Easy-Listening, Melancholic
"Elegant pop-rock as only the English know how to make it... even if the musicians of Fractal Mirror are Dutch."
CORTO1809 (11.04.2018)  
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With four albums released in four years, Fractal Mirror keeps a most legit pace. Obviously, the statistics are a bit flawed if we take into account that their first two albums were released within six months on the same year in 2014. Nevertheless, the band usually comes back to remember us  their new offspring entitled "Close to Vapour"the even  and current years in this beginning of 2018.

For this occasion, the trio is a duo. A too busy schedule did not allow Ed van Haagen, bassist and keyboardist of the band, to take part in the creation of this record in which he makes only short appearances. To replace him, it is Brett Kull (Echolyn), a regular member of the band since the beginning, who plays the special guest.

Since its beginnings, Fractal Mirror is known for its music made of a curious mash-up of pop, progressive rock and alternative rock. If "Close to Vapour" does not depart from the rule, the balance of ingredients is slightly different from the previous opuses. Indeed, the pop which was used as a coating for "Garden of Ghosts" or "Slow Burn 1" becomes one of the main ingredients of "Close to Vapour". As a proof, the first five tracks with melodies as simple as limpid, avoiding any adventurous break, any sudden change of theme, any rhythmic complexity. Which is far from being a reproach because it is very difficult to make pop songs able to avoid banality and mawkishness. Fractal Mirror succeeds perfectly in avoiding these pitfalls, delivering us songs that are at the same time singing, joyful or melancholic, refined, simple and bright without being easy. No instrumental solo, but arpeggios, riffs, counterpoints that give depth and interest to each track. One thinks sometimes of the Beatles ('Mind the Gap'), sometimes of Tears for Fears ('White Sounds'). Pop as only the English can make it... even if the musicians of Fractal Mirror are Dutch.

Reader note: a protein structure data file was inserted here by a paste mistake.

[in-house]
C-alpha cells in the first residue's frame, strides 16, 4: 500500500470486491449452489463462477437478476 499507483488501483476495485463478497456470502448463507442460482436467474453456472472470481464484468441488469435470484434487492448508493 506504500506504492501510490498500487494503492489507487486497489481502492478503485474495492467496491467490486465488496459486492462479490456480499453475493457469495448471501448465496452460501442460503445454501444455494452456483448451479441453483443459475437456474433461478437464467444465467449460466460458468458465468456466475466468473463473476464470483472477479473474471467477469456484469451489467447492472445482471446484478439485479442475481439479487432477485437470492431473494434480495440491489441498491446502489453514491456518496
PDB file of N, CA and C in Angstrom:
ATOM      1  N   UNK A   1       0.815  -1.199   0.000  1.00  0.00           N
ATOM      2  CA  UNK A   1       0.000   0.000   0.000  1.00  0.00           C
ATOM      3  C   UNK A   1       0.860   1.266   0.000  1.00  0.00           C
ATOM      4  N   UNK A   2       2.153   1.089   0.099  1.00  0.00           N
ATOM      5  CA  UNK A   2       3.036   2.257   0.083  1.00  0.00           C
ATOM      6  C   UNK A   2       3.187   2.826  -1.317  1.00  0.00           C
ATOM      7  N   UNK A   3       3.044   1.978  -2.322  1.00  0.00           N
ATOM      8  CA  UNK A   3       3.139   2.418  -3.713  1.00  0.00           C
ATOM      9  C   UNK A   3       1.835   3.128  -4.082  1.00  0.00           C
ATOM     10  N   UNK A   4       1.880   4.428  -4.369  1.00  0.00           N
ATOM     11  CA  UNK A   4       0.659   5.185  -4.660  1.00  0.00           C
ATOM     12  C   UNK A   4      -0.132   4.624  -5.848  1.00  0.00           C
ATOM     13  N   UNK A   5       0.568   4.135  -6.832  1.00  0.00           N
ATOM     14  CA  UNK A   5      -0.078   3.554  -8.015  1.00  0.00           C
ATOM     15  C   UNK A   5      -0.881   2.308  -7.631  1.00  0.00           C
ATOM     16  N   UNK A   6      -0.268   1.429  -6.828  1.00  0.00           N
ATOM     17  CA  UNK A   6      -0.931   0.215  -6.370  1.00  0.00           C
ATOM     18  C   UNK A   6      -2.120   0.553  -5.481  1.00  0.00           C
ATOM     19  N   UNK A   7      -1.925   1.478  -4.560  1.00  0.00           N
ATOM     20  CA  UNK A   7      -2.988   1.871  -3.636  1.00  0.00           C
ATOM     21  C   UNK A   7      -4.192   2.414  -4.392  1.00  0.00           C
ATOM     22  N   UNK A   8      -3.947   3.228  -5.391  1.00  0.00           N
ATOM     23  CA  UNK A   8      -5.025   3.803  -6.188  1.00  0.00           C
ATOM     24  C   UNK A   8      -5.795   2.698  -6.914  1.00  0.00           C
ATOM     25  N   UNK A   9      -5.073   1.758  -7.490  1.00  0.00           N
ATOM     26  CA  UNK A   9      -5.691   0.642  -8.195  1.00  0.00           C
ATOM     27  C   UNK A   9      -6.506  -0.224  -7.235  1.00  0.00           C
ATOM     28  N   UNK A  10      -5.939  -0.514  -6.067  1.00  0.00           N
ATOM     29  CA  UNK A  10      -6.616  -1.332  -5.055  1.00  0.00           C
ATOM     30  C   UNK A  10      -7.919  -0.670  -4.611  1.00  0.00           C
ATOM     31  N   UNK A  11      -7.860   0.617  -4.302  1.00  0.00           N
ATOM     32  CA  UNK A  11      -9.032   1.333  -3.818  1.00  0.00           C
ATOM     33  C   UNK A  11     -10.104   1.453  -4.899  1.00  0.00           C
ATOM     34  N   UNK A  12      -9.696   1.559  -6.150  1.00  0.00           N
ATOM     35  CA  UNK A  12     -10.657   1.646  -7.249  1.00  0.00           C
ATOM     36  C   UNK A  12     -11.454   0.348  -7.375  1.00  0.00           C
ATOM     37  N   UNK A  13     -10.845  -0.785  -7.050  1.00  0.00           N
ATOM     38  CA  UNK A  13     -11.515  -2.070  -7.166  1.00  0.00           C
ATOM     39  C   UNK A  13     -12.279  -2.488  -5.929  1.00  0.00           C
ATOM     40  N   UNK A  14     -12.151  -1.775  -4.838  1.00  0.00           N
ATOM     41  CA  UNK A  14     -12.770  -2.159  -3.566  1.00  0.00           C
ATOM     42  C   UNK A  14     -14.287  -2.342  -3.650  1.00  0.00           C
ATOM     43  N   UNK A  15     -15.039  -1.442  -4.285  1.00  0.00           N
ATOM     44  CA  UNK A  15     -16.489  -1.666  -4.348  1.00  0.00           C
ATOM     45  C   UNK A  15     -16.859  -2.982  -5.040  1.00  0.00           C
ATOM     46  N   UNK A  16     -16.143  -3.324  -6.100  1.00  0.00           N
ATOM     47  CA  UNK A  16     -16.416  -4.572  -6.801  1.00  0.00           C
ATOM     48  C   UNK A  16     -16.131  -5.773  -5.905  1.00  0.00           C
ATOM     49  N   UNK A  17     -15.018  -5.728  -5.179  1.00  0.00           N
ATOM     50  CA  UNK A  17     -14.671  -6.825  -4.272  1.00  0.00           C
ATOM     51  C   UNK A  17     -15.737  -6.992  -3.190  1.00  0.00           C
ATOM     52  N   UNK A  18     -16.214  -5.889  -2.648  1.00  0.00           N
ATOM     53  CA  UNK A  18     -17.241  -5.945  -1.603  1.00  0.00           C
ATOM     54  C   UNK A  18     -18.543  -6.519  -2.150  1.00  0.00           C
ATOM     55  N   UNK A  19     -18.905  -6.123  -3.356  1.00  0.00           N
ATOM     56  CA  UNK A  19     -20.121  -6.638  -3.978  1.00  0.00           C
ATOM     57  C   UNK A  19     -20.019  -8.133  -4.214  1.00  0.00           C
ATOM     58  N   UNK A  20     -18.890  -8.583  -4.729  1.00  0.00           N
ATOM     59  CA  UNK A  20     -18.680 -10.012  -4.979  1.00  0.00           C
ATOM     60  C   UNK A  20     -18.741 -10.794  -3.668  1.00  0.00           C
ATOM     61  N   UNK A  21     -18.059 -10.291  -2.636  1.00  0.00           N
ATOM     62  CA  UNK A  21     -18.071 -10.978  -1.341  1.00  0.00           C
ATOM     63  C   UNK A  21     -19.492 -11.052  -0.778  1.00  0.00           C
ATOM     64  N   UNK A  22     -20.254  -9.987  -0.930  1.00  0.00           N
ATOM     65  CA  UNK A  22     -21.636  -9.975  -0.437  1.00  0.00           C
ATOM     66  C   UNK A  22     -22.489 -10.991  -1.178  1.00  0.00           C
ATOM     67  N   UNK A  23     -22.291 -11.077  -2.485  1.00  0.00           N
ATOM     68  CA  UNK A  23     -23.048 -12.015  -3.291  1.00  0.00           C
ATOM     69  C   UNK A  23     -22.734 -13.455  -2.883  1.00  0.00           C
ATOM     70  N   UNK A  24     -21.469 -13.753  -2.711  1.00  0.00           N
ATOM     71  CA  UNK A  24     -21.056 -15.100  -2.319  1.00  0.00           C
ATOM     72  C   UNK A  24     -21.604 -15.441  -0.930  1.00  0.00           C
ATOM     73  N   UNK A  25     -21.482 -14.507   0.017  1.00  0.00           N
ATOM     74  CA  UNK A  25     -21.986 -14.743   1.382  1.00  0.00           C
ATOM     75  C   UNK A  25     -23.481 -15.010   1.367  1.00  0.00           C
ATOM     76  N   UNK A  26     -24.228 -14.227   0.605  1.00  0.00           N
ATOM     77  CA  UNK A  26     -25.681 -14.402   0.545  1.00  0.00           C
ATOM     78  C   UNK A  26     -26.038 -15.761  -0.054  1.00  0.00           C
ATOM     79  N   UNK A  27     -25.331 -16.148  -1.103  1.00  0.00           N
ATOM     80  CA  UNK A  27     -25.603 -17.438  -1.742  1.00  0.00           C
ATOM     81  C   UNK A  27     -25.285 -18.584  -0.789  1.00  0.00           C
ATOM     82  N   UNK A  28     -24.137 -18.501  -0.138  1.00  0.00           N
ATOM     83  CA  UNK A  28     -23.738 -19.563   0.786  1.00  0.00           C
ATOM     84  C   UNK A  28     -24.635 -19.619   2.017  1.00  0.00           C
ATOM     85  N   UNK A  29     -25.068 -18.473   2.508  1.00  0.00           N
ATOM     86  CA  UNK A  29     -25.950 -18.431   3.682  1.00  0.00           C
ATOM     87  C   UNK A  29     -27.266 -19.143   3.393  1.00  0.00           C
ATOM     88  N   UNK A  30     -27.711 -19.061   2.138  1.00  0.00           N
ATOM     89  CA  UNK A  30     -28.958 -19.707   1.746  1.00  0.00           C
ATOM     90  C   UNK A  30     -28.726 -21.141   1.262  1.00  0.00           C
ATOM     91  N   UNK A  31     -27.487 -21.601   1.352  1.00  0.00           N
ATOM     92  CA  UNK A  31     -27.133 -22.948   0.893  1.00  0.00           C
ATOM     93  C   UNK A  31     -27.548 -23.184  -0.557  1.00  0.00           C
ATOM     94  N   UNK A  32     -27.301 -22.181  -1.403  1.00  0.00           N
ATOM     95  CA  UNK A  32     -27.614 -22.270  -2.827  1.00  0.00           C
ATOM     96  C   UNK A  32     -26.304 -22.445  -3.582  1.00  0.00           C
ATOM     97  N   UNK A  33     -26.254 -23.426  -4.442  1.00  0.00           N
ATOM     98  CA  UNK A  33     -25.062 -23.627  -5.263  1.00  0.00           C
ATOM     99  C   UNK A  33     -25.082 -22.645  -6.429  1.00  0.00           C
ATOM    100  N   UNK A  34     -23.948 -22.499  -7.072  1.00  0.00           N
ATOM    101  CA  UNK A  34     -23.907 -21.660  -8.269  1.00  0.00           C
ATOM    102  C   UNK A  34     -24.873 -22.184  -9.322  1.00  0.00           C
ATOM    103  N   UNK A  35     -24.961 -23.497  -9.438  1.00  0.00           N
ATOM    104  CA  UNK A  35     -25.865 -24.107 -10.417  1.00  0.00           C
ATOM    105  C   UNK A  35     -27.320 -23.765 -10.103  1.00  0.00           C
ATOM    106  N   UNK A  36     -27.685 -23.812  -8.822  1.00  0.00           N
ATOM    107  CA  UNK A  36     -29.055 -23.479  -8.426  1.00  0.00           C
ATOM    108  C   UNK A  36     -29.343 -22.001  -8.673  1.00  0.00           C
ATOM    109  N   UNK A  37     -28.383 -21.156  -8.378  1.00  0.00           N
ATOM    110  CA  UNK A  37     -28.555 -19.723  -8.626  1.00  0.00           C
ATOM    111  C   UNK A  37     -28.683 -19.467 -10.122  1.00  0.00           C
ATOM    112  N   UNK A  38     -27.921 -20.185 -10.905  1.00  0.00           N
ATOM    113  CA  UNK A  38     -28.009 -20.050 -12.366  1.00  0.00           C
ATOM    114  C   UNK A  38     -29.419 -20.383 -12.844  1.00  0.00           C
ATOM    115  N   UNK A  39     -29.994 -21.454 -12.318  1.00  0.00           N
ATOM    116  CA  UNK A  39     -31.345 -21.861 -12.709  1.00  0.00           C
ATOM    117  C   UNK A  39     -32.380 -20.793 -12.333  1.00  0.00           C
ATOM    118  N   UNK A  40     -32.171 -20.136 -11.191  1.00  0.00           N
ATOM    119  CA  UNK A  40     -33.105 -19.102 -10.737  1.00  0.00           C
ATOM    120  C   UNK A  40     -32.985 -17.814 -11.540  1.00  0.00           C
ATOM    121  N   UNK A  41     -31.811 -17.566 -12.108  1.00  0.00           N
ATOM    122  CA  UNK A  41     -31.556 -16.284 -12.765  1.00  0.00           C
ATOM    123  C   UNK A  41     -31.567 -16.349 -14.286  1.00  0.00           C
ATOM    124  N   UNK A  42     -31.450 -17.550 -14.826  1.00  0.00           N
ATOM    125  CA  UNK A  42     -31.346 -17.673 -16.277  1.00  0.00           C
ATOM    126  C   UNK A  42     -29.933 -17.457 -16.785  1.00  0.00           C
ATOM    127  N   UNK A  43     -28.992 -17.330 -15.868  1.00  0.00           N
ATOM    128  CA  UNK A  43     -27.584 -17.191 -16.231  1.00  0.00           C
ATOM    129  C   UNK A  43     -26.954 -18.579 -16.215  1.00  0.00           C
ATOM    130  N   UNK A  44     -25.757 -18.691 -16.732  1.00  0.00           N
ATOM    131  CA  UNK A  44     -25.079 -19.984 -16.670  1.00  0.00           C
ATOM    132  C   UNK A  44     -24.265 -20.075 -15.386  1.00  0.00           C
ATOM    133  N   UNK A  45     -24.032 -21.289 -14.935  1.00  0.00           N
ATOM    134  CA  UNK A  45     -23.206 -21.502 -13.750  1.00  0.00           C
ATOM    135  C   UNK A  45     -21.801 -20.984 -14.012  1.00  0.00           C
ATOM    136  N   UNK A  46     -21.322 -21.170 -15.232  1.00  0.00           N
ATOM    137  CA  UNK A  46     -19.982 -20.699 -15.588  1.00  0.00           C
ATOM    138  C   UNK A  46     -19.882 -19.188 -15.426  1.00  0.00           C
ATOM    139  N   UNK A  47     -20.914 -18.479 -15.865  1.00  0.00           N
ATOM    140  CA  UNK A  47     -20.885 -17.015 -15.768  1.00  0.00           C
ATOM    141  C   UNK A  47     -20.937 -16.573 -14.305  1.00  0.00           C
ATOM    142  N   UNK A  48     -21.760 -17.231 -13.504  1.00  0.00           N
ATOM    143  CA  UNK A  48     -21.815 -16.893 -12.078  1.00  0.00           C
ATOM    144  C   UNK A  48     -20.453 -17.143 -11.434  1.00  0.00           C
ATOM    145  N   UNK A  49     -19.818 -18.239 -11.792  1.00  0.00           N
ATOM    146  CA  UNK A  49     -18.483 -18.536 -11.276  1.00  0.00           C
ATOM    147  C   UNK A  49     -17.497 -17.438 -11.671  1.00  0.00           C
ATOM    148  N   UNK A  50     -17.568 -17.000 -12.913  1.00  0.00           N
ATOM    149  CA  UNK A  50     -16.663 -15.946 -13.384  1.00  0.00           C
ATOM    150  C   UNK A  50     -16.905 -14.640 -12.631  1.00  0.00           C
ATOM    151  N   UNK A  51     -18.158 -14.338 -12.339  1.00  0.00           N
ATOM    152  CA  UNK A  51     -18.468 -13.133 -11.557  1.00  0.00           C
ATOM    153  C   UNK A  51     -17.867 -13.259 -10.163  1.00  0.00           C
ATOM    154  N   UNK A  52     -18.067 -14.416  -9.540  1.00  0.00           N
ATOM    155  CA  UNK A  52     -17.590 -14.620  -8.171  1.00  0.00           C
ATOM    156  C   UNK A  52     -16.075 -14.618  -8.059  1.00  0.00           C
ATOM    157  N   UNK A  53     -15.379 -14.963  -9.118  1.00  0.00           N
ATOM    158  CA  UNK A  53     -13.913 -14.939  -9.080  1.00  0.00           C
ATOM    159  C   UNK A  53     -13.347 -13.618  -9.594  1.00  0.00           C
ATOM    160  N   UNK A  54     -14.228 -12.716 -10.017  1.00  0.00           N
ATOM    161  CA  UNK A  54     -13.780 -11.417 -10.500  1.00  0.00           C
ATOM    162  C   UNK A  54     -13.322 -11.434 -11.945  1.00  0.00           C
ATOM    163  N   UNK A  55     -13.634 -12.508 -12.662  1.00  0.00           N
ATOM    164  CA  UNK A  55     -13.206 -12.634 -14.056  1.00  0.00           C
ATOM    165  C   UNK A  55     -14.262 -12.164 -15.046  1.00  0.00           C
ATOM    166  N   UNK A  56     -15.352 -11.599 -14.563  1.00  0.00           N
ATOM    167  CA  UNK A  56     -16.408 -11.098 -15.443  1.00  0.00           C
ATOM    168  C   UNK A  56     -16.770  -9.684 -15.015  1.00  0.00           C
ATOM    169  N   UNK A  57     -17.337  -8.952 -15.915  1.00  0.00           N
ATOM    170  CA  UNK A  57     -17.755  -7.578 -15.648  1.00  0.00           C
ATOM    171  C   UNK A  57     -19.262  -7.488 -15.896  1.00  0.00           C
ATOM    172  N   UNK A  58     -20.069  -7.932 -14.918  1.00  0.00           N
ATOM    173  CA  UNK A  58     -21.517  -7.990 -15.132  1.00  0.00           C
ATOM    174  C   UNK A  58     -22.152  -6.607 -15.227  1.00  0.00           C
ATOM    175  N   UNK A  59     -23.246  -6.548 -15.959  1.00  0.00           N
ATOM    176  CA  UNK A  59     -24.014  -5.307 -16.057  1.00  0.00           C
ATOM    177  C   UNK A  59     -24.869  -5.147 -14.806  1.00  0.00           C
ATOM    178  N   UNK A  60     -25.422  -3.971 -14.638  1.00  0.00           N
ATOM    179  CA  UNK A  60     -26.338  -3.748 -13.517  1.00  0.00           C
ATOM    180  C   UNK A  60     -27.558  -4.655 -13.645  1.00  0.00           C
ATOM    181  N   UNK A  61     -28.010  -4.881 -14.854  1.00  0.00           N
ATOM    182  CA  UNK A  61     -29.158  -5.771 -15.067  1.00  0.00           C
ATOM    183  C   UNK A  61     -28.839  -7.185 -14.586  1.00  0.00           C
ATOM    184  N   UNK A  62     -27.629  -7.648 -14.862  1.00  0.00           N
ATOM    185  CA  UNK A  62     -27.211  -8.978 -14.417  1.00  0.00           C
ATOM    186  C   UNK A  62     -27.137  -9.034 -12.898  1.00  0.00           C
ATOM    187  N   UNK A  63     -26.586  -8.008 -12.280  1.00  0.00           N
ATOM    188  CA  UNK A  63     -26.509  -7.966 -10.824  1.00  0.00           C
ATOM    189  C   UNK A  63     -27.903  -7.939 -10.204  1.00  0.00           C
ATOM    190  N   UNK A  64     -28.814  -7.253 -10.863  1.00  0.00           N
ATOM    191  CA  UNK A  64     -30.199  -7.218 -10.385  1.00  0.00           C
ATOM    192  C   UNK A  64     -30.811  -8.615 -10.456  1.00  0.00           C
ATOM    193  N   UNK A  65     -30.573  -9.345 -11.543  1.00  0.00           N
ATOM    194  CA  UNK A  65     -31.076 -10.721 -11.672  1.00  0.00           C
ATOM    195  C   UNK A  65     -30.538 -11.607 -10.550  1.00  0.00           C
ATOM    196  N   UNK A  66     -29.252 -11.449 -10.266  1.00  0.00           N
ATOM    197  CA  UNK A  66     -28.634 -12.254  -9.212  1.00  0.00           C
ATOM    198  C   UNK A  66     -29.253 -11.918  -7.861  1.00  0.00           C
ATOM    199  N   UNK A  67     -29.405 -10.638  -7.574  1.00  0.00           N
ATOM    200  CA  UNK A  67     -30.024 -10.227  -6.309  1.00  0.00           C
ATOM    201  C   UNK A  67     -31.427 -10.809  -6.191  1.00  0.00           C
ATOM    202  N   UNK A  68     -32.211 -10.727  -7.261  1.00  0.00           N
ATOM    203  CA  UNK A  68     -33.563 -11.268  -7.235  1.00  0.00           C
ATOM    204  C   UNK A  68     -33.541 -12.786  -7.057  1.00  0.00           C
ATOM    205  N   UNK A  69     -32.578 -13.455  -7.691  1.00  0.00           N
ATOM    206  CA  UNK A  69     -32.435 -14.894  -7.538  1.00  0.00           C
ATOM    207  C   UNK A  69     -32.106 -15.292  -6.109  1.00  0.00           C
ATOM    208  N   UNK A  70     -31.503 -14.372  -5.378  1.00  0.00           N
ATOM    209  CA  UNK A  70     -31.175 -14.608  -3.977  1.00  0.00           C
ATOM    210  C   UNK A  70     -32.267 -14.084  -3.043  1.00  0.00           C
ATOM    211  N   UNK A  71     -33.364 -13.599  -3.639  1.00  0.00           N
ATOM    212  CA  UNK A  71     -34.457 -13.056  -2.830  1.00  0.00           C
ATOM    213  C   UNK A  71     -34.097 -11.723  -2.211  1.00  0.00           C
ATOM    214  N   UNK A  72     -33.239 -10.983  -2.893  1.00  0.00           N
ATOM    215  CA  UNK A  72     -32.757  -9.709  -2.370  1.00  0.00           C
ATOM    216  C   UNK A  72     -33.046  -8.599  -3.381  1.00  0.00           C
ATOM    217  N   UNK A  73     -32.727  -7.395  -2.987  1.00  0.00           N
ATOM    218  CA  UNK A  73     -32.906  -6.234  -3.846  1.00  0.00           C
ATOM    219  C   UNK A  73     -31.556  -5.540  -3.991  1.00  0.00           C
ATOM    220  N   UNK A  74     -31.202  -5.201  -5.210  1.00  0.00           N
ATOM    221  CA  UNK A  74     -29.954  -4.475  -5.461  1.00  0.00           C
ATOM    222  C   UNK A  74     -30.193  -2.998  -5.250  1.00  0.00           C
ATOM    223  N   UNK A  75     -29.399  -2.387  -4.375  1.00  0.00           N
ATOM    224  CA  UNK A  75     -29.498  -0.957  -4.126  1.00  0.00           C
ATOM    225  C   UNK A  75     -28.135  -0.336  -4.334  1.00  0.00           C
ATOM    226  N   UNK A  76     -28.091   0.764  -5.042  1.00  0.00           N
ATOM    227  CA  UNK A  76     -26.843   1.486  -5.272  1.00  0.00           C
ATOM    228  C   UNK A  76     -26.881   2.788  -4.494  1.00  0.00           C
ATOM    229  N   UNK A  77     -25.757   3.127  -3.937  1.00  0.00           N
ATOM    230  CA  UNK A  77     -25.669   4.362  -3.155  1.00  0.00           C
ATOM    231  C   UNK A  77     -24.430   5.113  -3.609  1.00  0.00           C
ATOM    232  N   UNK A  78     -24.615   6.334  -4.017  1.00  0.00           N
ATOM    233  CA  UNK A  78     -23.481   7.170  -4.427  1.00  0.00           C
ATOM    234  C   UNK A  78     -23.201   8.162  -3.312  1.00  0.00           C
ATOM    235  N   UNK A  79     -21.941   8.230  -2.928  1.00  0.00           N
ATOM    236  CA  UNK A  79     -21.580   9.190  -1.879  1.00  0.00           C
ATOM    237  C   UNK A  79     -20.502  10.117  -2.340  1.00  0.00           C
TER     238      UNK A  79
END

The tone of the album changes slightly from the eponymous title. If the second half of the album goes back to a seductive pop with 'Snow' and the excellent 'Hey You' which makes you want to move, 'Close to Vapour', 'Tabula Rasa' and 'The Ever Rain' show some more progressive tendencies even if the melodies remain easily accessible and especially deliciously pleasant. But these three compositions leave some spaces allowing the instruments to loose themselves, like this fluted Mellotron and these passages of organ and genesian guitar on 'Close to Vapour' for example, whereas the woolly layers of keyboards on 'The Ever Rain' evoke rather Pink Floyd.

These tracks will distract those who might have found that the album was going in a loop because of its simplicity, without annoying those who were seduced by a first part that was certainly pop but very elegant. By keeping the right balance between accessible progressive like the last Steven Wilson and inventive pop-rock like the Beatles, Fractal Mirror offers us today its best record.

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01. Mind the Gap (05:21)
02. Book (04:26)
03. Beyond the Pale (04:51)
04. White Sounds (05:24)
05. Silver (04:19)
06. Close to Vapour (07:56)
07. Snow (02:06)
08. Hey You (04:57)
09. Tabula Rasa (05:47)
10. The Ever Rain (05:43)

Frank L. Urbaniak: Batterie / Percussions
Leo Koperdraat: Chant / Guitares / Claviers / Mellotron
Brett Kull: Guitares / Basse / Claviers / Invité / Percussions / Choeurs
Ed Van Haagen: Invité / Claviers (3,10)
Tom Doncourt: Invité / Claviers (7)
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